They say the eye of the storm is calm. This is what I found when I visited the epicentre of war-tensions in India, the city of Srinagar in Jammu and Kashmir. This was a week when foreigners were leaving India, fearing a war, even a nuclear war, between India and Pakistan. But Srinagar was as normal a city as can be. Saifuddin Soz, former Union environment minister, had organised a function to mark the world environment day. And what would have been a prosaic and jaded meet in Delhi was a fascinating experience in this city of conflict.
The meeting was well attended. Amazingly people were keen to do something to improve their environment. Living with death at their doorstep, people carried a deep desire to do better. They wanted development. They wanted change.
My talk about the need to integrate environmental issues into development struck me as absolutely ridiculous. Imagine talking about the importance of environment in a region where life, economy and indeed survival, depends on natural resources. Environment is this Himalayan state's biggest asset and its only development option.
Take forests. Today, between the terrorist gun and corruption, forests are being raped and decimated. Instead the future would be to build a forest-based economy in which local communities can harvest wood on a sustainable basis. Peace will be essential for this development. But not it's only prerequisite. It will demand changes in the way we conduct the business of governance. Kashmir chief minister will have to become the chief environment officer and the officials, environment managers and not environment exploiters.
Then, there is the fruit and speciality products economy. Today wild mushrooms, harvested by local people who get a pittance, are sold at the price of gold in Delhi. Saffron, from the crocus flower, is cultivated with poor irrigation facilities. Because of its unavailability and high price it is losing markets and a cheaper -- but less aromatic -- Spanish product is finding its way into our food. The state does not lack water resources. But, what it does lack is the mindset and policy to protect its numerous freshwater lakes from encroachment and pollution.
Tourism is, of course, recognised as an important cash cow. It is depressed today because of insurgency, but what must be realised, and fast, is that tourism here is totally dependant on the state of its environment. The Dal lake is a prime example. If the lake dies, so will the revenue from tourism.
This jewel of the valley has officially shrunk from 75 sq km in 1200 ad to under 15 sq km in the early 1980s, when a detailed survey was done. But researchers claim that the lake is less than 10 sq km today, and without urgent steps, could well become a small hole in the ground. City garbage and sewage drains into this breathtaking beauty. A sewage treatment plant was commissioned but does not work.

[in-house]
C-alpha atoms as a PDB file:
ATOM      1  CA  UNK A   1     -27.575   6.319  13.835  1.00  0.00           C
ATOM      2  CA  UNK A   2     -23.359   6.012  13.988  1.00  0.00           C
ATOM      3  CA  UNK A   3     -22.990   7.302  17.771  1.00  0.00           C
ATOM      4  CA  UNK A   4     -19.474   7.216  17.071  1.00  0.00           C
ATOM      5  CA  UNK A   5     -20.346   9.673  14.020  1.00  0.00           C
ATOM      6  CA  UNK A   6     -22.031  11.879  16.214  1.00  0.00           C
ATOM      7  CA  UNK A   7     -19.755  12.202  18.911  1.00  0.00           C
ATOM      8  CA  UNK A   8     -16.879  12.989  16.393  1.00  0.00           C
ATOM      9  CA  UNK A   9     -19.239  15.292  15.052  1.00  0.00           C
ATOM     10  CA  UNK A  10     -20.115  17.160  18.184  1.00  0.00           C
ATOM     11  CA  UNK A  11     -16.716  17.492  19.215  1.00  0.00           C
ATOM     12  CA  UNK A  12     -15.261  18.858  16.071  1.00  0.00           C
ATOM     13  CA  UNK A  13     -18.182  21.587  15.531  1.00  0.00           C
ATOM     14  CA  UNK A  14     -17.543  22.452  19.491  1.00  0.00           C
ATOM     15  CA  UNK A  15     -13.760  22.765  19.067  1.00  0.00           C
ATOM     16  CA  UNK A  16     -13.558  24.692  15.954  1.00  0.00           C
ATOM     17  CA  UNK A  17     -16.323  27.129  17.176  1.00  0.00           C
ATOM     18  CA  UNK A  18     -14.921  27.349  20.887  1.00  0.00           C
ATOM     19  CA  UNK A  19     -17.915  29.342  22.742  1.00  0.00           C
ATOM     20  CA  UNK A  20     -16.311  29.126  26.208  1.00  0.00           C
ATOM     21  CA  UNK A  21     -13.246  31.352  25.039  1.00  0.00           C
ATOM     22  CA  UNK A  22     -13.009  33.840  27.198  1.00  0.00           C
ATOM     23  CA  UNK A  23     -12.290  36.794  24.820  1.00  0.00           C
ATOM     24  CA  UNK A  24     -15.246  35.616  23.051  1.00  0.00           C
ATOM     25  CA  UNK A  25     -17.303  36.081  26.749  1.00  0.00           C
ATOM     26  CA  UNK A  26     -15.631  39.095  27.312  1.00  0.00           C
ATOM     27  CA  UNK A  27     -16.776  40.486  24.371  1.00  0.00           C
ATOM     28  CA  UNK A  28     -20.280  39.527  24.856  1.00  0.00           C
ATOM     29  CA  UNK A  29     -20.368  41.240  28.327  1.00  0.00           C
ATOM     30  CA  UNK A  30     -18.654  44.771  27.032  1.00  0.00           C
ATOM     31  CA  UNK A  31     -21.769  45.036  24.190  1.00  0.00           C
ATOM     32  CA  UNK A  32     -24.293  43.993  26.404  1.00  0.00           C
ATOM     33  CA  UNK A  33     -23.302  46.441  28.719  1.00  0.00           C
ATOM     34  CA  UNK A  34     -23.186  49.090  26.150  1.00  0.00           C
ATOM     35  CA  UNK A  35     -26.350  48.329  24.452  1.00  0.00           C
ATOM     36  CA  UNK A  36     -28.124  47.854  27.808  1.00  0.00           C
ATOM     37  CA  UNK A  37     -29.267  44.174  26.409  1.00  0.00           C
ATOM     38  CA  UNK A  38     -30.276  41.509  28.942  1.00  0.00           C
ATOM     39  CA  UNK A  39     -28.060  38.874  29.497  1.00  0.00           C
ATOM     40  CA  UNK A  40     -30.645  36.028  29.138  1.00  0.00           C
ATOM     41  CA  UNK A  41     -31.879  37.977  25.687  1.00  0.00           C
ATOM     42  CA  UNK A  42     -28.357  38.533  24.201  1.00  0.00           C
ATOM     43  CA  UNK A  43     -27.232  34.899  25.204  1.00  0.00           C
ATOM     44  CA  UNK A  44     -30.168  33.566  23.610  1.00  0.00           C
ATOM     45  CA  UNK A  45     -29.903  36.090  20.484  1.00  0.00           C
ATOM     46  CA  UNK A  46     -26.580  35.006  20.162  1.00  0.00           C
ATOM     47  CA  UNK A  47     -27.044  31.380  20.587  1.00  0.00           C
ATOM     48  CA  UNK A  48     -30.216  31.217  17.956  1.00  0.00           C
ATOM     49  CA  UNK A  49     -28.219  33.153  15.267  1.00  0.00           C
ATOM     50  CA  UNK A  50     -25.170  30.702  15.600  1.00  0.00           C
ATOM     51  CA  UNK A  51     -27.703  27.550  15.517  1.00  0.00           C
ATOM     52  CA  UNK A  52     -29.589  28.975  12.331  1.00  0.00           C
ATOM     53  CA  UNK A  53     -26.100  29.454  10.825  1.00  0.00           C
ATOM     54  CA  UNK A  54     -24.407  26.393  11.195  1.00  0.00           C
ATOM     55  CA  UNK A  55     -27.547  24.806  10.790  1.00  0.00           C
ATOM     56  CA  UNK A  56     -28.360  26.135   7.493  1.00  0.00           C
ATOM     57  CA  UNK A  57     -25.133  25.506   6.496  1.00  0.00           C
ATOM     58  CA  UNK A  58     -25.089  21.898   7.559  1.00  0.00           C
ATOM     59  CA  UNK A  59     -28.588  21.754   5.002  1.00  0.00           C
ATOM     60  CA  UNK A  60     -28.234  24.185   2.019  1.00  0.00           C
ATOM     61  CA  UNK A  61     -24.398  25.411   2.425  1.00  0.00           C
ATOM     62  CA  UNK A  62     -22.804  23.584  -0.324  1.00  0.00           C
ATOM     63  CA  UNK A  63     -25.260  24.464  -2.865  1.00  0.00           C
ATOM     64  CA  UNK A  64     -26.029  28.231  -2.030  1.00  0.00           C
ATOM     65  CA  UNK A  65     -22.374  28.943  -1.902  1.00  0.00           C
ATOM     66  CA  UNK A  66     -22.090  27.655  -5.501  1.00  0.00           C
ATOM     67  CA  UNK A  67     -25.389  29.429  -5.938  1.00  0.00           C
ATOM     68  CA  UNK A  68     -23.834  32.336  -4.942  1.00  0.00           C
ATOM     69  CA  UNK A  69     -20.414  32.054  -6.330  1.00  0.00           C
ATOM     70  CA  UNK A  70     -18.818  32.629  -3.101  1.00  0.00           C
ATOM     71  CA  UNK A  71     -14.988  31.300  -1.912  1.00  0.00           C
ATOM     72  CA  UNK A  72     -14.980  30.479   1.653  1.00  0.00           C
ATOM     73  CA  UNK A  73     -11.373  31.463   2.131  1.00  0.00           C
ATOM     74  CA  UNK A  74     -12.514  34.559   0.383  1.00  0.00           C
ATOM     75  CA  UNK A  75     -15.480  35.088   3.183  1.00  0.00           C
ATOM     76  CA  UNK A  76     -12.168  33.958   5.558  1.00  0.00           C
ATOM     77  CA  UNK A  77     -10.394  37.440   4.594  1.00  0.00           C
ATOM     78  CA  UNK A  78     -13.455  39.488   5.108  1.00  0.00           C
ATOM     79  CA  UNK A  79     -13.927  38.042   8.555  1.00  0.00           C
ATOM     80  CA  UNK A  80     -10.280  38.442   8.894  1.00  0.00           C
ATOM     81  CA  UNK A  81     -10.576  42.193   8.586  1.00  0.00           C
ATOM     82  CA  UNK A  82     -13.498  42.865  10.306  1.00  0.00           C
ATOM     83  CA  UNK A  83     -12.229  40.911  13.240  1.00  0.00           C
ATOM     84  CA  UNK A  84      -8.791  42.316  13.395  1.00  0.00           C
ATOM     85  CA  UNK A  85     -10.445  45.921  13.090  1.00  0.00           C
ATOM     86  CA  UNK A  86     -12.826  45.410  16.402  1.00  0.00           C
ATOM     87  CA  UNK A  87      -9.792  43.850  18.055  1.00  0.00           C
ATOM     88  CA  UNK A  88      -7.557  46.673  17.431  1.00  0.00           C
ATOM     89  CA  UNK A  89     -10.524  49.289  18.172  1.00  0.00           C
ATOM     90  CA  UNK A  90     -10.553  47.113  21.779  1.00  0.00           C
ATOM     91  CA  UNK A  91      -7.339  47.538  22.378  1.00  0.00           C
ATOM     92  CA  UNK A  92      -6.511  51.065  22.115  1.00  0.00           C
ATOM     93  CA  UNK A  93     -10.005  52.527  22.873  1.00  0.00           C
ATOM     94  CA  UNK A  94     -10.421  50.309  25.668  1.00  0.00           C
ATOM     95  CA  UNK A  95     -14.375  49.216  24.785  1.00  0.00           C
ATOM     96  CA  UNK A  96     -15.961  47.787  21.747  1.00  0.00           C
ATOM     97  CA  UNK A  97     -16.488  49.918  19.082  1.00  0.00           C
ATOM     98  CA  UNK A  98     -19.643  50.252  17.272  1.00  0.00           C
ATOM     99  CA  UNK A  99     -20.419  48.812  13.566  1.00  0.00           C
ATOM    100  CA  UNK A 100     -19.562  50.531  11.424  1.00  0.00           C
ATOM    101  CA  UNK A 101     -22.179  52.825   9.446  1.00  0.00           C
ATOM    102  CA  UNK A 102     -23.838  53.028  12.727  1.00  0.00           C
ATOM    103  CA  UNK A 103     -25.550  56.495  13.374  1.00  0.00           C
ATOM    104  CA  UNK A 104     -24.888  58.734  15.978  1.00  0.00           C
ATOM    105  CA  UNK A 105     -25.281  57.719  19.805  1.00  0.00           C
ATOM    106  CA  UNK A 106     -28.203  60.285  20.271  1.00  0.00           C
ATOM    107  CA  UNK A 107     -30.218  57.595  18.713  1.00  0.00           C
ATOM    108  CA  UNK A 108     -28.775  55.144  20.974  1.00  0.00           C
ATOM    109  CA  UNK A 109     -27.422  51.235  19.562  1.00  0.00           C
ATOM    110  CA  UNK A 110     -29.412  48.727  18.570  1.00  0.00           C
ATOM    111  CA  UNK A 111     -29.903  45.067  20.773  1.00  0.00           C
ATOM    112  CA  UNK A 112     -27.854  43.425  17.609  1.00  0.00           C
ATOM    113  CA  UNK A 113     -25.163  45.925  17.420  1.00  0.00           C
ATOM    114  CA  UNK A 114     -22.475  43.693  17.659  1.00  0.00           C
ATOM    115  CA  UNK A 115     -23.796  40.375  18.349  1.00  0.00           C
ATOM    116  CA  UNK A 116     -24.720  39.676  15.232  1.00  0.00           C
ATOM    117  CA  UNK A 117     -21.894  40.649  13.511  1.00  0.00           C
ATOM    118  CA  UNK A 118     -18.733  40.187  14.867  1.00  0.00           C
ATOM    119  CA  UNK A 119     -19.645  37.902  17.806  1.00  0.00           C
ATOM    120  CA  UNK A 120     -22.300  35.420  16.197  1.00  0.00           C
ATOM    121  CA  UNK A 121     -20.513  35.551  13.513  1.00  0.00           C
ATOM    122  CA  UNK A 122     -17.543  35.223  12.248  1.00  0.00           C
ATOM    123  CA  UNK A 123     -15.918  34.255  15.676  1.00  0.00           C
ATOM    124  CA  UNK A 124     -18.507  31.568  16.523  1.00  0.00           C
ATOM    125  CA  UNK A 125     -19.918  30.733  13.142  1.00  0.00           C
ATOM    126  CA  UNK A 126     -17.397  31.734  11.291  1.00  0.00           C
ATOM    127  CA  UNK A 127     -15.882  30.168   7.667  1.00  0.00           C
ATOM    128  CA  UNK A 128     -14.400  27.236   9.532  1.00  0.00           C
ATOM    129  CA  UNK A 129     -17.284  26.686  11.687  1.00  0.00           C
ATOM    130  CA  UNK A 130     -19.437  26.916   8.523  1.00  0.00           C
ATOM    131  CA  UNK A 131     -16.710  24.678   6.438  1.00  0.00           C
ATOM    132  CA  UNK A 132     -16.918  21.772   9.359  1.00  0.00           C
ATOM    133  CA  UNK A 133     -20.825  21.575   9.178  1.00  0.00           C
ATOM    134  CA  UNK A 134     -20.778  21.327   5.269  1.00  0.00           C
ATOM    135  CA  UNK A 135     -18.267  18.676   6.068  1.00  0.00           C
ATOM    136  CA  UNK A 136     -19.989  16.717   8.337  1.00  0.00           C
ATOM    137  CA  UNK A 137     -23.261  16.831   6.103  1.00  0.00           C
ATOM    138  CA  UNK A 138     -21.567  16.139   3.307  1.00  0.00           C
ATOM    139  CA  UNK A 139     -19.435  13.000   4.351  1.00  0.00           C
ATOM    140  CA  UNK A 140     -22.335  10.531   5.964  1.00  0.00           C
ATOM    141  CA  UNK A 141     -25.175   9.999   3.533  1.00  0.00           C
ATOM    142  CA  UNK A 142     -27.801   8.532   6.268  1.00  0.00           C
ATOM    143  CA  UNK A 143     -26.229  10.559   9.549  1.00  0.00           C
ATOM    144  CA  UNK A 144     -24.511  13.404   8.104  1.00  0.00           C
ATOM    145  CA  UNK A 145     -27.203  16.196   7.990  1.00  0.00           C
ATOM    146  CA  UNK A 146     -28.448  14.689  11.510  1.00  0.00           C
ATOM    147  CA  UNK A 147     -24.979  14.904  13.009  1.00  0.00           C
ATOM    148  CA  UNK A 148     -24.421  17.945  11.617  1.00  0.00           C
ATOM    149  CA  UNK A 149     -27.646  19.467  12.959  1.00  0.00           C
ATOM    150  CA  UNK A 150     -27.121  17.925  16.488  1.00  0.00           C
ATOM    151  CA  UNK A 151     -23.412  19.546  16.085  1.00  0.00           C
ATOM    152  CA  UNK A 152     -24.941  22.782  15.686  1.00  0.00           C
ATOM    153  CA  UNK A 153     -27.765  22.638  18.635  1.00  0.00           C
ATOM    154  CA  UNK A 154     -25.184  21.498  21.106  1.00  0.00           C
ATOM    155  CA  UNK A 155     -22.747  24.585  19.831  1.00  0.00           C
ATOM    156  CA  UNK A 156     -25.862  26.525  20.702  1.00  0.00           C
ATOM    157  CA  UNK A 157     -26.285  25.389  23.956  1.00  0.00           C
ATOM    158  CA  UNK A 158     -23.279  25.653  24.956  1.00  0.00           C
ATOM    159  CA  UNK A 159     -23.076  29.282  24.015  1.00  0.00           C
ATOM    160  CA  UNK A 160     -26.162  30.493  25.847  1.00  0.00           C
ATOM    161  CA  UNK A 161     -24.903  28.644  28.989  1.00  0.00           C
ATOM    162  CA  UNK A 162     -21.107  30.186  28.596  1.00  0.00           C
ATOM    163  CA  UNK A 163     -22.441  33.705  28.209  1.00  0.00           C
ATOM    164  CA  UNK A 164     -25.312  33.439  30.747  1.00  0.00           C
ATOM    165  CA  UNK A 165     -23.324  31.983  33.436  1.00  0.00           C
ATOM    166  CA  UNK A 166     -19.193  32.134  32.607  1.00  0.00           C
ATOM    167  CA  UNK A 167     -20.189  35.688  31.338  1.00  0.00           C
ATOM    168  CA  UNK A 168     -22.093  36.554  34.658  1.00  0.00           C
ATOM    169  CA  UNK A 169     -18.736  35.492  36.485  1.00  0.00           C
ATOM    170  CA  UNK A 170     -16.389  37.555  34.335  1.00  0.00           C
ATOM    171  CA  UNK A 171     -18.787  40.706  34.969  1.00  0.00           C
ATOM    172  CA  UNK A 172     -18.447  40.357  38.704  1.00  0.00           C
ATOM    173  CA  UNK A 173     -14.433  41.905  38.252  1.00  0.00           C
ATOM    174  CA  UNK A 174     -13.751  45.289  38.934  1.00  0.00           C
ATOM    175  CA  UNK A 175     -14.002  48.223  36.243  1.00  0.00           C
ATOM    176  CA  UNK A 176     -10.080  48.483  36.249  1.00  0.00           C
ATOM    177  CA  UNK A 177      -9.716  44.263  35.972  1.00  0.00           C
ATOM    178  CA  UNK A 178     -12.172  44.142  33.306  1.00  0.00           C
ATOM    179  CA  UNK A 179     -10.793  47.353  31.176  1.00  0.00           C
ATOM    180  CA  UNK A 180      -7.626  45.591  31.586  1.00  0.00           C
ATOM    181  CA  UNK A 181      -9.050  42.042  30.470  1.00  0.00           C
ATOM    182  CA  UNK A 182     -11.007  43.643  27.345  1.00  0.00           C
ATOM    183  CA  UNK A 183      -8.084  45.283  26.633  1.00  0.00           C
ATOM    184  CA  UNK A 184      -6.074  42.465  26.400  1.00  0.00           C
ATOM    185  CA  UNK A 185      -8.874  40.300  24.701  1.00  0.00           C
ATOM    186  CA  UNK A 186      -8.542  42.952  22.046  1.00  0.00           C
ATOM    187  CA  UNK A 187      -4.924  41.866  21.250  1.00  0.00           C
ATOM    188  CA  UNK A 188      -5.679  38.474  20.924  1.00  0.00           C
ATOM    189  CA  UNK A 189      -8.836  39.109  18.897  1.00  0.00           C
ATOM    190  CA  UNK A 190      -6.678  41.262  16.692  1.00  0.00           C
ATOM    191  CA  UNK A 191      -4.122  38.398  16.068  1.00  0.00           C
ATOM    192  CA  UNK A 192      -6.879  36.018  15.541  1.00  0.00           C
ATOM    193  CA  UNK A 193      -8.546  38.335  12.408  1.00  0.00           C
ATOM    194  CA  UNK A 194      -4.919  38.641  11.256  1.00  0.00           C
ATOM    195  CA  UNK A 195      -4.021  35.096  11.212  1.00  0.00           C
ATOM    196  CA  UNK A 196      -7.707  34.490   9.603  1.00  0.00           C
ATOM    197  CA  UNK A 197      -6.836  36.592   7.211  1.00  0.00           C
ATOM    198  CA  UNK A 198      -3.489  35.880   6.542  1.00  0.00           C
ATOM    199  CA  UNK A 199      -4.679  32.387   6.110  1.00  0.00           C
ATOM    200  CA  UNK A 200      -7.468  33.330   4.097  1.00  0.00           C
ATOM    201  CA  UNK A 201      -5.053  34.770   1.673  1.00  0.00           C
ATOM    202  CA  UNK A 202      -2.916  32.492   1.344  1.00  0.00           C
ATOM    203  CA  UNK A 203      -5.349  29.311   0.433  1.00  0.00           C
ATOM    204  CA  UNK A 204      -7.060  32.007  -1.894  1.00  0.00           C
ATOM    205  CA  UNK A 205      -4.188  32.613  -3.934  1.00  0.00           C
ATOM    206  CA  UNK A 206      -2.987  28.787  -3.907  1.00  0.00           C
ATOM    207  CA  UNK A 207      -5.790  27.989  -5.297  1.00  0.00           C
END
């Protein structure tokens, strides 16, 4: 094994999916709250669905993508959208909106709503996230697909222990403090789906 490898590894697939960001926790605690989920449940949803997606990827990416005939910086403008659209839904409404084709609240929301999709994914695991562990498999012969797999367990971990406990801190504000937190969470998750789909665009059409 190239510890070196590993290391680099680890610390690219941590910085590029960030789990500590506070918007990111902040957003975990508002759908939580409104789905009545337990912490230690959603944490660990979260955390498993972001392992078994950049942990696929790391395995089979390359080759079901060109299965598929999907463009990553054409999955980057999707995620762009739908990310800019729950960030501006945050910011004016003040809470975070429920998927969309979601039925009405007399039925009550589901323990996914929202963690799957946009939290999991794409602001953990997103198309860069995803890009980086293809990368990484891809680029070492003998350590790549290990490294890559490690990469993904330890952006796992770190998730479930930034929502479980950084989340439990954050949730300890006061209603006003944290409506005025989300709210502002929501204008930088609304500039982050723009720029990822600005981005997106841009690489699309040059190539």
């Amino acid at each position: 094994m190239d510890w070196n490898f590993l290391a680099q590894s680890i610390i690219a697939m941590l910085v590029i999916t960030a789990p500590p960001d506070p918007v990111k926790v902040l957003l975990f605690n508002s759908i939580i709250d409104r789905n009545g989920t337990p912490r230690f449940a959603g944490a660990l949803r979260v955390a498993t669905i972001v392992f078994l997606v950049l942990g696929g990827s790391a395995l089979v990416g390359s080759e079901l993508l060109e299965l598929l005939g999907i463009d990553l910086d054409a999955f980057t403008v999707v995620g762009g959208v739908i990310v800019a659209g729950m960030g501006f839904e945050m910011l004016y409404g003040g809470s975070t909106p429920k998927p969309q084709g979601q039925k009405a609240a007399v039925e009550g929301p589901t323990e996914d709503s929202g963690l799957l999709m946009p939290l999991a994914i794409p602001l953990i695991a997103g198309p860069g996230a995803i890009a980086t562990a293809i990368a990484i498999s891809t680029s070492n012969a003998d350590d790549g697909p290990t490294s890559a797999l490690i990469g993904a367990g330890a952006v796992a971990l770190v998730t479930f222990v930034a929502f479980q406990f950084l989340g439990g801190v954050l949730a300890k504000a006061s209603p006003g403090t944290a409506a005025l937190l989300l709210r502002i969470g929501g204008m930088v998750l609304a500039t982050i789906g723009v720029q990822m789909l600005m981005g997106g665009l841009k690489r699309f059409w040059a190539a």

What complicates matters is that the lake is not a mere body of water. It is also people's habitat. Over 30,000 people reside on the lake. And I do mean reside. There are "roads", shopping "streets", telecommunication facilities and of course, houses and agriculture. Bulk of Srinagar's fresh vegetables supply comes from this "farmed" water body as families eke out their subsistence by farming lotus, using floating gardens and now, extending permanent gardens into the lake area. At 6 am when I visited the lake, its swarming vegetable market was an amazing sight. Shikaras (boats) full of vegetables, were jostling for space, haggling for sale.
These poor farmers share space with another interest group. Over 750 tourist houseboats on the lake are desperately seeking tourists. Trade is more or less dead. These boats also contribute to sewage load. But the owners now want the Dal to be saved. They know that tourists will come if there is peace. And natural beauty for them to see.
The houseboat sees the farmer as a problem. The first instalment of the Central government's scheme to protect Dal has made it to the state. But little has trickled down to the lake. The usual "resettlement" charade has been played. People have been given notices to move. Some money has been promised. A little has even been disbursed. My shikarawala told me that the money has been used by people, not to move, but to extend their houses in the lake.
It is true that the Dal is dying today because of the extraordinary ingenuity of its hapless people who are turning the lake into a floating agricultural field. But is the only option to move them out? My guide to this lesson in lake ecology heads the organisation, hope , which is working against all odds to keep the lake clean, by sending boats to collect garbage from houseboats. He believed this was a futile effort. "It is like taking fish out of water". True.
There is now a case in the Supreme Court on protecting Dal. But resolution will demand new approaches that see people as the custodians of the lake. Today, the embattled poor are forced into a situation where they are destroying the very source of their survival. Can the tourism income be used to maintain their unique lifestyle, but also in a way that makes them limit expansion of land into the lake? Clearly farmers need a vested interest in keeping the lake alive.
Government will argue that without peace no development is possible. But what I saw in Srinagar made it clear that without development, no peace is possible. There is one thing that we all Indians have in common -- an indifferent and corrupt administration. This must change. Fast.
-- Sunita Narain
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